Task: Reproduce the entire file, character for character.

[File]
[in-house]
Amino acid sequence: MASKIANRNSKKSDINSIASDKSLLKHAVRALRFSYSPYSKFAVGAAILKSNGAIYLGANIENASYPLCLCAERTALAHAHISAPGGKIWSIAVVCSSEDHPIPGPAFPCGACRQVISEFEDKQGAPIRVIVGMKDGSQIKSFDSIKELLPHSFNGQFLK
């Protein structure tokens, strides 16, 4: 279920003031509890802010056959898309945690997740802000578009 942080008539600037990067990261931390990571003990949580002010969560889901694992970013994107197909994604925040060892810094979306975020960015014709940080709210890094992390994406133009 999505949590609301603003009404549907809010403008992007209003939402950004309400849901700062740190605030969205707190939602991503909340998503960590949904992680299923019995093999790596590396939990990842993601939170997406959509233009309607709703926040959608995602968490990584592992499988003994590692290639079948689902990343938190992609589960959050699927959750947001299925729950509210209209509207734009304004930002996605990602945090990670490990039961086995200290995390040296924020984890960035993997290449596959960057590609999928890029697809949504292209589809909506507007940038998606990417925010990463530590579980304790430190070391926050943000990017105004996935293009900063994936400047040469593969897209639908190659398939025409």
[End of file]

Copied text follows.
[in-house]
Amino acid sequence: MASKIANRNSKKSDINSIASDKSLLKHAVRALRFSYSPYSKFAVGAAILKSNGAIYLGANIENASYPLCLCAERTALAHAHISAPGGKIWSIAVVCSSEDHPIPGPAFPCGACRQVISEFEDKQGAPIRVIVGMKDGSQIKSFDSIKELLPHSFNGQFLK
């Protein structure tokens, strides 16, 4: 279920003031509890802010056959898309945690997740802000578009 942080008539600037990067990261931390990571003990949580002010969560889901694992970013994107197909994604925040060892810094979306975020960015014709940080709210890094992390994406133009 999505949590609301603003009404549907809010403008992007209003939402950004309400849901700062740190605030969205707190939602991503909340998503960590949904992680299923019995093999790596590396939990990842993601939170997406959509233009309607709703926040959608995602968490990584592992499988003994590692290639079948689902990343938190992609589960959050699927959750947001299925729950509210209209509207734009304004930002996605990602945090990670490990039961086995200290995390040296924020984890960035993997290449596959960057590609999928890029697809949504292209589809909506507007940038998606990417925010990463530590579980304790430190070391926050943000990017105004996935293009900063994936400047040469593969897209639908190659398939025409």